16 & 24 bit files automatically converted to 32 bit float

I regularly use audacity to convert 24 bit files from bandcamp artists to 16 bit and/or 48+khz files to 44.1. Audacity always open files as 32bit float, whether they are 16 or 24 bit, even after changing my preferences. Until now what i always did was to manually change the format in the drop down menu for the file to either 24 or 16 before resampling the tracks (if necessary) and exporting the file to 16 bit. I figured it would give me a more ‘accurate’ result than if audacity exports or edits a 24 bit file like it was a 32 bit file. Now after reading some other forum posts i am not so sure anymore that was the best way of action. (mainly referring to this post https://forum.audacityteam.org/t/audacity-keeps-converting-my-24-bit-samples-to-32-bit-float/39021/1)
Can anyone tell me if there is even a difference whether i change the format manually before doing anything else or just leave it at 32 bit, and if so which on produces the ‘better(more accurate) result’.

There’s no harm in leaving the floating-point default. The re-sampling (of the sample rate) is probably being done by temporarily converting to floating-point anyway.

The results should be audibly perfect in any case, as long as you stay at or above “CD quality”.

Another option to think about…
When you reduce the bit bit depth you’re supposed to dither. Dither is added noise which is preferable to the “natural” quantization noise.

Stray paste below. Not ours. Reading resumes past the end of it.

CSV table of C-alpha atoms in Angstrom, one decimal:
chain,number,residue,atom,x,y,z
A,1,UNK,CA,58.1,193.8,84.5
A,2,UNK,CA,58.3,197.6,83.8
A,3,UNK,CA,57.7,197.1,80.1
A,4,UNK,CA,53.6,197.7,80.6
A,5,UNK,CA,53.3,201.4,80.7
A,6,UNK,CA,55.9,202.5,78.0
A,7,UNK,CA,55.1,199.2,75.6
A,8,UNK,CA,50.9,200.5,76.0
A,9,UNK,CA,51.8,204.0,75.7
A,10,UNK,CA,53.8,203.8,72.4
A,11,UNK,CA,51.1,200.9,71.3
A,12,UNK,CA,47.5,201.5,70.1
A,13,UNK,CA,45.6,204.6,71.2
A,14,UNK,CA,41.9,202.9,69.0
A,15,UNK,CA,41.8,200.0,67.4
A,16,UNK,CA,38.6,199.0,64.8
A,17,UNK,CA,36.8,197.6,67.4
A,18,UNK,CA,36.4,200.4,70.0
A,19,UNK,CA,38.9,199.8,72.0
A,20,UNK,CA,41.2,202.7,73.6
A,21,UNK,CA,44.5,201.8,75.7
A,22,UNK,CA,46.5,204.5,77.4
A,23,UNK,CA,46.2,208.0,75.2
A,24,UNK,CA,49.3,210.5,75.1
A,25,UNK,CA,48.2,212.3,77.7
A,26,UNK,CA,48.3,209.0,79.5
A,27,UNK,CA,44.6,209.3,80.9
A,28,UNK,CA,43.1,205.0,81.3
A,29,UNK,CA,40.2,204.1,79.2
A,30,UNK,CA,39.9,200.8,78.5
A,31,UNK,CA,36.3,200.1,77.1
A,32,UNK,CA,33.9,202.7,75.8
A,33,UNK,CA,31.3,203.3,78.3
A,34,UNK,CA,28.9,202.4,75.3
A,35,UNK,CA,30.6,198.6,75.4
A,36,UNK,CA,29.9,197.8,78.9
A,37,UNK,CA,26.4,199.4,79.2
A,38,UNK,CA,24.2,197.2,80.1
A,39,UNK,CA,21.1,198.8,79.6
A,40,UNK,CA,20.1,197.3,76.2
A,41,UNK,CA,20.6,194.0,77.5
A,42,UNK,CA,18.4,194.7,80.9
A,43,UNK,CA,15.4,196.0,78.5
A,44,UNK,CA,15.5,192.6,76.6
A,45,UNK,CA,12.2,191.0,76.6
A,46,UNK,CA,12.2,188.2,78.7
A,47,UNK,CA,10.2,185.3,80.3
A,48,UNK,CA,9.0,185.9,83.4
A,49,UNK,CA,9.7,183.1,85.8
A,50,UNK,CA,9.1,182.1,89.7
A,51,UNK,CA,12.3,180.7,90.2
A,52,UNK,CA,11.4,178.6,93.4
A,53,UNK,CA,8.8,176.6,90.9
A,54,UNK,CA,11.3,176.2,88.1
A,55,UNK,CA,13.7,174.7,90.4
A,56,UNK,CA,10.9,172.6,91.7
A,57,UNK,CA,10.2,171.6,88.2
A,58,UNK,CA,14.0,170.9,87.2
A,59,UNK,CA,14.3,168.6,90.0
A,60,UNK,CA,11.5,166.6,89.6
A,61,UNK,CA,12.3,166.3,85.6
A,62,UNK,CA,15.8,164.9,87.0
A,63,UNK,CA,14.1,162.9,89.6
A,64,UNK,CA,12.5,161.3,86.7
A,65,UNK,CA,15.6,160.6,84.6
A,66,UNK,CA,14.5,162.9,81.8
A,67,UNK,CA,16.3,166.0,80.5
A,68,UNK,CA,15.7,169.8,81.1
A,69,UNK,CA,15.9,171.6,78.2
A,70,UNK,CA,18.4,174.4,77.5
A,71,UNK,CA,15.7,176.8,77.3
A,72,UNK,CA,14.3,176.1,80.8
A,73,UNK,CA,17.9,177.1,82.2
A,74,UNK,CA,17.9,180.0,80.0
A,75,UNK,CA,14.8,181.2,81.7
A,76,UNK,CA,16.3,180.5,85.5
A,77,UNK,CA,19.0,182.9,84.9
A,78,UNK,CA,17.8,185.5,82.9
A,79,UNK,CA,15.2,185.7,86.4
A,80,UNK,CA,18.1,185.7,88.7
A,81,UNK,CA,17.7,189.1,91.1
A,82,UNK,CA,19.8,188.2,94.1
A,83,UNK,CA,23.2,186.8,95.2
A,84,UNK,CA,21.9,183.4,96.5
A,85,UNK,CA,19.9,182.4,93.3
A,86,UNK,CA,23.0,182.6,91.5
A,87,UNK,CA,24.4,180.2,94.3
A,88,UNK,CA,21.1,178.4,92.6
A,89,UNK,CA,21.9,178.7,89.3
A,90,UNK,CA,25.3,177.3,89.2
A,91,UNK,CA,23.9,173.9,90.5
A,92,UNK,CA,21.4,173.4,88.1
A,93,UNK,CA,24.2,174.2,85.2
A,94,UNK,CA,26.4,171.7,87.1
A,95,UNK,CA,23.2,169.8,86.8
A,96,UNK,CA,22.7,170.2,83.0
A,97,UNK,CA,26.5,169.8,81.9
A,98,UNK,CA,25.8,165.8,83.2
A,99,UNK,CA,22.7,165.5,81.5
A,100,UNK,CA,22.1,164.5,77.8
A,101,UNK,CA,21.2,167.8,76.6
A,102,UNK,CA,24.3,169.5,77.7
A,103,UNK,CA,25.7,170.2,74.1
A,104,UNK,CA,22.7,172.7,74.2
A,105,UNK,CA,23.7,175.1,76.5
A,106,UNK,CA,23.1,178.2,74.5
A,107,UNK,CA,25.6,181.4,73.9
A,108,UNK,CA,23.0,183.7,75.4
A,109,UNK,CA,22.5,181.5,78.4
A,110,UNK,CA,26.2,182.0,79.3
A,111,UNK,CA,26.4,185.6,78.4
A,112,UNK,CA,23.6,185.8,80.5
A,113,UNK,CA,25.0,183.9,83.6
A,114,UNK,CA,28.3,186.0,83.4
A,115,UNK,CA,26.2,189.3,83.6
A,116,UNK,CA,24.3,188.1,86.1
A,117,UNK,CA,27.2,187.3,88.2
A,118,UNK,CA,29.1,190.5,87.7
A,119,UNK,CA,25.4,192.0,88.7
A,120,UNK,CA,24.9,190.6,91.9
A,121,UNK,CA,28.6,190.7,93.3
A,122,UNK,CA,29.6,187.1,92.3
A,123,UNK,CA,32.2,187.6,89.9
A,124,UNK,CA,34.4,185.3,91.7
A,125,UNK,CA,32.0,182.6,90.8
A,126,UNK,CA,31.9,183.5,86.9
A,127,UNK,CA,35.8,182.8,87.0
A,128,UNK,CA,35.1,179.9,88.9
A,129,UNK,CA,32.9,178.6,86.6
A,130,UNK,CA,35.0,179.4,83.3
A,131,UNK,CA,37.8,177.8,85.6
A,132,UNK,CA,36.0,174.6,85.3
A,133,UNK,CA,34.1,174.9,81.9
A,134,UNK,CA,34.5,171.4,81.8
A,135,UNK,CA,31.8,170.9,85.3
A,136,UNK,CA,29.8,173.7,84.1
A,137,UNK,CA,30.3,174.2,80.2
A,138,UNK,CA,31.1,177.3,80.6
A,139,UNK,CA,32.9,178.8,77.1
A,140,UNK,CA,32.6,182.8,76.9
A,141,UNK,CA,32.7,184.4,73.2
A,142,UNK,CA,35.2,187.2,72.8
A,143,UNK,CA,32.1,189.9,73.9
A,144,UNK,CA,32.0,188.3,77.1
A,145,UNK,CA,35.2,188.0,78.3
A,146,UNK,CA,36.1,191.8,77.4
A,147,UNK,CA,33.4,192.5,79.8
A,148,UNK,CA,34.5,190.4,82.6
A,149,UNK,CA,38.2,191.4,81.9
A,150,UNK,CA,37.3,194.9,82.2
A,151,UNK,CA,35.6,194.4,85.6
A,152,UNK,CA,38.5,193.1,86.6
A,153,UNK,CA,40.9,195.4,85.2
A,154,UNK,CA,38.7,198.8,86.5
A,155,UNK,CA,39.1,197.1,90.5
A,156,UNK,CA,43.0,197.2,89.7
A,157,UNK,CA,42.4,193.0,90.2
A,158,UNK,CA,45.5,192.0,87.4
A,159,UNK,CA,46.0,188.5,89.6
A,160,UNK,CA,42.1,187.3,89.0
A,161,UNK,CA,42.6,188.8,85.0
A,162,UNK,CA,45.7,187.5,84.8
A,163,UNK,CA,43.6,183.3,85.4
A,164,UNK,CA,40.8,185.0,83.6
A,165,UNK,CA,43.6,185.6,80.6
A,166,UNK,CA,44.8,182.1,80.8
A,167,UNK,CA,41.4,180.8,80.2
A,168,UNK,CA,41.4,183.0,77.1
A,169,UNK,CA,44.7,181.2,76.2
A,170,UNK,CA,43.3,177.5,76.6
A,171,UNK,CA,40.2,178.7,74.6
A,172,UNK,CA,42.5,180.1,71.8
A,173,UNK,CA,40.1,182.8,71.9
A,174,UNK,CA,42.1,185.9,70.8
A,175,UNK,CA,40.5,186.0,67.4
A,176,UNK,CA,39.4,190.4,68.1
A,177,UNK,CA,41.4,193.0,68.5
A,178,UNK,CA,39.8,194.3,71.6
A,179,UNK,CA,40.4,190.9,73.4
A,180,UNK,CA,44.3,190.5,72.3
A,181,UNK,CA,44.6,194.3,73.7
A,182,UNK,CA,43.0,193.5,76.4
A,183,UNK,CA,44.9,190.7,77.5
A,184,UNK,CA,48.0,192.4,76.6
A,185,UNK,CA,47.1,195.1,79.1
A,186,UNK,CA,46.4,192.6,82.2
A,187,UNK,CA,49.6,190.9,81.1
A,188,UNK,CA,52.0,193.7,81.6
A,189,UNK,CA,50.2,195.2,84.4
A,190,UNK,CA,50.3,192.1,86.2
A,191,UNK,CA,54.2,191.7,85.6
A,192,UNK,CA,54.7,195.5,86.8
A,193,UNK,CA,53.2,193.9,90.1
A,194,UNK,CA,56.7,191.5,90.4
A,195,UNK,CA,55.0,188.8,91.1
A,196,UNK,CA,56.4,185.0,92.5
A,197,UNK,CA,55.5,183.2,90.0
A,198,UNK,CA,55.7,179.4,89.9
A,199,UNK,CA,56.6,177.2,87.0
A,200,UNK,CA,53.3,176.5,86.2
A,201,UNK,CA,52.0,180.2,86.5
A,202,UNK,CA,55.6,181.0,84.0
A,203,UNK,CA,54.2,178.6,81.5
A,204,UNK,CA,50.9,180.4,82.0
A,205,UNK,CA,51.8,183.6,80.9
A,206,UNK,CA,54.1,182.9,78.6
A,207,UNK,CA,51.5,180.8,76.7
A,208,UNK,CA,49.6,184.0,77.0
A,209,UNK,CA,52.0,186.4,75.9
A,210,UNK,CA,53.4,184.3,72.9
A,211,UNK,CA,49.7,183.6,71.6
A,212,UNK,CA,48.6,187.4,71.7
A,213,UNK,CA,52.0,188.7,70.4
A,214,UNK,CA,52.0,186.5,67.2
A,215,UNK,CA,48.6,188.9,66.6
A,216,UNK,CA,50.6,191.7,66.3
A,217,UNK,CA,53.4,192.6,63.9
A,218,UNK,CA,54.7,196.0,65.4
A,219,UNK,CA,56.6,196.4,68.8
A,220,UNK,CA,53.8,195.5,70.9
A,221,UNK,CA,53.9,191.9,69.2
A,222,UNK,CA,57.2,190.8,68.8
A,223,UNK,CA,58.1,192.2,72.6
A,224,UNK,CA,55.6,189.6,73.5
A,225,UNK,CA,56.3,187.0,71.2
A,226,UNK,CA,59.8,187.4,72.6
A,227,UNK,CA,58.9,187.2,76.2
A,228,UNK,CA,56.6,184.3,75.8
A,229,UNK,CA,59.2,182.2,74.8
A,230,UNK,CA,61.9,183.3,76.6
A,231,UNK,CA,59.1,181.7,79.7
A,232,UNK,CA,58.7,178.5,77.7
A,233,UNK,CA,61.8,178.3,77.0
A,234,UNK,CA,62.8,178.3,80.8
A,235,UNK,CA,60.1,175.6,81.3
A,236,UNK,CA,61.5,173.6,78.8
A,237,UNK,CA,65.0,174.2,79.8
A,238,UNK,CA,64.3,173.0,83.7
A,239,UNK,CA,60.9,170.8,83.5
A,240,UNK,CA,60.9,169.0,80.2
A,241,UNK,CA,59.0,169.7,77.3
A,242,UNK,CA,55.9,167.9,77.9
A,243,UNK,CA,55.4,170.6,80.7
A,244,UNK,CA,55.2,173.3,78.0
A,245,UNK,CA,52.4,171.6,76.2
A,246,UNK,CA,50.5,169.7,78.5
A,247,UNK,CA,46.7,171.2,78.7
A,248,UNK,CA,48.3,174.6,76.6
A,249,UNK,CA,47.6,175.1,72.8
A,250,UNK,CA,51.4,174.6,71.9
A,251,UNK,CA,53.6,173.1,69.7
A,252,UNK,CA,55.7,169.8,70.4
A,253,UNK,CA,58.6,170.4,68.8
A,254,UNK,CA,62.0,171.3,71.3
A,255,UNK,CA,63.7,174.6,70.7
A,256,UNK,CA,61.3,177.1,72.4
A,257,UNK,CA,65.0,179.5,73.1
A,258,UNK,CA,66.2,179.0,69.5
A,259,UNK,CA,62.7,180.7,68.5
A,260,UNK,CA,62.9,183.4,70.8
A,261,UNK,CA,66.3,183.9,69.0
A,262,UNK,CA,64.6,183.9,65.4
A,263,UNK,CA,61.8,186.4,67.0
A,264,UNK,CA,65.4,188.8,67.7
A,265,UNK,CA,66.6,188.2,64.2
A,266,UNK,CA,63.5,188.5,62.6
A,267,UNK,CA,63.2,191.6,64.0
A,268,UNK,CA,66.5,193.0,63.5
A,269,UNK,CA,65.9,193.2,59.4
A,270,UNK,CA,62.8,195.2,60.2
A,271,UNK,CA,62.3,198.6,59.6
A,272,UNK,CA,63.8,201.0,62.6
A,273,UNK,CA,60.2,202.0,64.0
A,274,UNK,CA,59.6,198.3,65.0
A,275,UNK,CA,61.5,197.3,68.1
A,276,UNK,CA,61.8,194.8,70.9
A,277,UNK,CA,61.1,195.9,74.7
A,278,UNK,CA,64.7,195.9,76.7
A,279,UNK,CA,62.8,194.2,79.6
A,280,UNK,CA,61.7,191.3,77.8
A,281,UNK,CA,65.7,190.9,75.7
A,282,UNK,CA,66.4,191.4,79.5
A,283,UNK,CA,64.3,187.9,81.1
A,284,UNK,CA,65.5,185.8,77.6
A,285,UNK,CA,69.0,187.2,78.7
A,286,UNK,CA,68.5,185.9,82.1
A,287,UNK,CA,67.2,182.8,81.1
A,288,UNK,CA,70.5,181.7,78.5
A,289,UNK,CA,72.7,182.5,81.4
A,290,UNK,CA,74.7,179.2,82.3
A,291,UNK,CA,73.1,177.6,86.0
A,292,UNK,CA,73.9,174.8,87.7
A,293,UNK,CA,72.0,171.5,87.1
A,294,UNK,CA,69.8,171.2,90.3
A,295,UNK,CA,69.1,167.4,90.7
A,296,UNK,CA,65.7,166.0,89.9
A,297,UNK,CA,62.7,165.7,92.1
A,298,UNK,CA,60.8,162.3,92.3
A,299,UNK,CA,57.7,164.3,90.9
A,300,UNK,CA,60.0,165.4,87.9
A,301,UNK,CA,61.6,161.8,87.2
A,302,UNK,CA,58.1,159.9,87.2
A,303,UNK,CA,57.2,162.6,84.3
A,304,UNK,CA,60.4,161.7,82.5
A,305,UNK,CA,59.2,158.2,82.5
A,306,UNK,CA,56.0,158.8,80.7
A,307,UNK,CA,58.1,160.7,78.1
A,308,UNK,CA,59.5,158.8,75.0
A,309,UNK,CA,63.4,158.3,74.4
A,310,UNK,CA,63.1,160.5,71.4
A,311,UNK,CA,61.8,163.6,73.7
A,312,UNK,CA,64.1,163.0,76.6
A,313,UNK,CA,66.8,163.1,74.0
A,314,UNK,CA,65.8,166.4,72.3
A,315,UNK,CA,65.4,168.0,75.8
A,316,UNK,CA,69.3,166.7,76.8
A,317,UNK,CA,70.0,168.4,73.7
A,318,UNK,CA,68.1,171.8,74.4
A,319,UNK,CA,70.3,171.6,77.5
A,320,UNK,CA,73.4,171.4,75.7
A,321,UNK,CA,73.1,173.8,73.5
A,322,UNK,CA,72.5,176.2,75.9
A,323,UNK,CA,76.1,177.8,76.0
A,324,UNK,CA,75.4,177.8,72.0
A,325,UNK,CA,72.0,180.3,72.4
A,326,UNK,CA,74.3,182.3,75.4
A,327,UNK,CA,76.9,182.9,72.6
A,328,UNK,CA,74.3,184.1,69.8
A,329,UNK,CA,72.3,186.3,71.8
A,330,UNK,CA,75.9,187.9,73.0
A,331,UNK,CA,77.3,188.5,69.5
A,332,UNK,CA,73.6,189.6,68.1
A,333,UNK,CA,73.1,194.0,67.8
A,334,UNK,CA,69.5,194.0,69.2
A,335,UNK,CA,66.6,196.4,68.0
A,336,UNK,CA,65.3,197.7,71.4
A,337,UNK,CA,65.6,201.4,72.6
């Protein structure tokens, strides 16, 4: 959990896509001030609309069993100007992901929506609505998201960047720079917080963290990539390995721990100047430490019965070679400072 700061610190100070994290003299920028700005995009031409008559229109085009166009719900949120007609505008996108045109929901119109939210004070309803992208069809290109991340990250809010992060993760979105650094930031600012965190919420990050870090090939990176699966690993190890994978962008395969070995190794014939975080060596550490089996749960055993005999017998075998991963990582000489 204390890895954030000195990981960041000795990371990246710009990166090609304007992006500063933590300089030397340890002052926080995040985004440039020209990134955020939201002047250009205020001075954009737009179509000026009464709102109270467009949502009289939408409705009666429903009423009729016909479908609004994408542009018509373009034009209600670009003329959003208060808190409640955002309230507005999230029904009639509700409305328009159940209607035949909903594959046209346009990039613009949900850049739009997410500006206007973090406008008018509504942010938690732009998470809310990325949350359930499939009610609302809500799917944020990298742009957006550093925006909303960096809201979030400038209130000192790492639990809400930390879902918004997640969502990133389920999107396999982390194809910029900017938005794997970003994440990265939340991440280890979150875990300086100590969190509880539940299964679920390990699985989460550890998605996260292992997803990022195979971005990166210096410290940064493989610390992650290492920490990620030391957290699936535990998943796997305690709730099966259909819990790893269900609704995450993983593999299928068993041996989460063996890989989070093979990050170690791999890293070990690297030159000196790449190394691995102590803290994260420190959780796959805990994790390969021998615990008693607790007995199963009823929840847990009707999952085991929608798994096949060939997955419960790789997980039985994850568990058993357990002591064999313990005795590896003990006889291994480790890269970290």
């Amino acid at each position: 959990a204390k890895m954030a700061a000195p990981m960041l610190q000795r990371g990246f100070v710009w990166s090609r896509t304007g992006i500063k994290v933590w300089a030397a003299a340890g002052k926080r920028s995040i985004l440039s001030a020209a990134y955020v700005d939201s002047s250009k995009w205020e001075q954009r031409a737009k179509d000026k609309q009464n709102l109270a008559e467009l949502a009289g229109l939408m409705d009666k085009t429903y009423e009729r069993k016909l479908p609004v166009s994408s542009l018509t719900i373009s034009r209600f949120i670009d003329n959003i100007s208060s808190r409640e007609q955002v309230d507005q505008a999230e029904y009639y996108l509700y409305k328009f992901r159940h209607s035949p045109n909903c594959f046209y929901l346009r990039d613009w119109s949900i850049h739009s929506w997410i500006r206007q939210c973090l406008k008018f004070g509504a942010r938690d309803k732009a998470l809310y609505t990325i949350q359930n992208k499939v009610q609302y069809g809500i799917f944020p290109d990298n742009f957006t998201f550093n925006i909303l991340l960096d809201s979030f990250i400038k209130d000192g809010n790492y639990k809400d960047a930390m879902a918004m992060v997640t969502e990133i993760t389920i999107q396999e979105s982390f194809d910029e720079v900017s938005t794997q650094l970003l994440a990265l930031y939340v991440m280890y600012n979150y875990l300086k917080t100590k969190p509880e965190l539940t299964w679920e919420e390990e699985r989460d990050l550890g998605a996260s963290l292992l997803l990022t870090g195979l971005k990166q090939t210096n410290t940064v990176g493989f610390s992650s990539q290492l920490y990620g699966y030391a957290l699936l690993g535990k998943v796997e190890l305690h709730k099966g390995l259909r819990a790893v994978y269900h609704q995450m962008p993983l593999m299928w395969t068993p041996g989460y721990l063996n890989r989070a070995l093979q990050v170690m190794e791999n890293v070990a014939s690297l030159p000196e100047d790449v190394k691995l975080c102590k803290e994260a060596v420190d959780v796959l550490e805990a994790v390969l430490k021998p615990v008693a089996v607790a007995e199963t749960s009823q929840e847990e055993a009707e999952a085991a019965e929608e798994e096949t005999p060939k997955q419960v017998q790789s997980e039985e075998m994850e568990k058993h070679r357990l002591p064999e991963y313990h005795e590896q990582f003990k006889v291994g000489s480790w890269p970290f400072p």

If the original is 16-bits you can turn dither off because upsampling or dithering doesn’t remove existing quantization noise… But, it’s not a big deal at 16-bits or better because under normal conditions you can’t hear quantization noise or dither.

You can hear quantization noise at 8-bits if you want to do some experiments… Quantization noise “rides on top of” the signal and like any regular noise it’s most noticeable at low signal levels. But unlike regular noise, it goes-away completely with “digital silence”.

I figured it would give me a more ‘accurate’ result

Of course, when you downsample you are permanently throwing-away data, but that doesn’t always mean you are damaging the sound. And you probably have a good reason for doing it (such as making a CD?) so you may not have a choice. Increasing the sample-rate is mathematically imperfect and not perfectly reversible. Increasing the bit-depth can be mathematically perfect and reversible (if you don’t dither).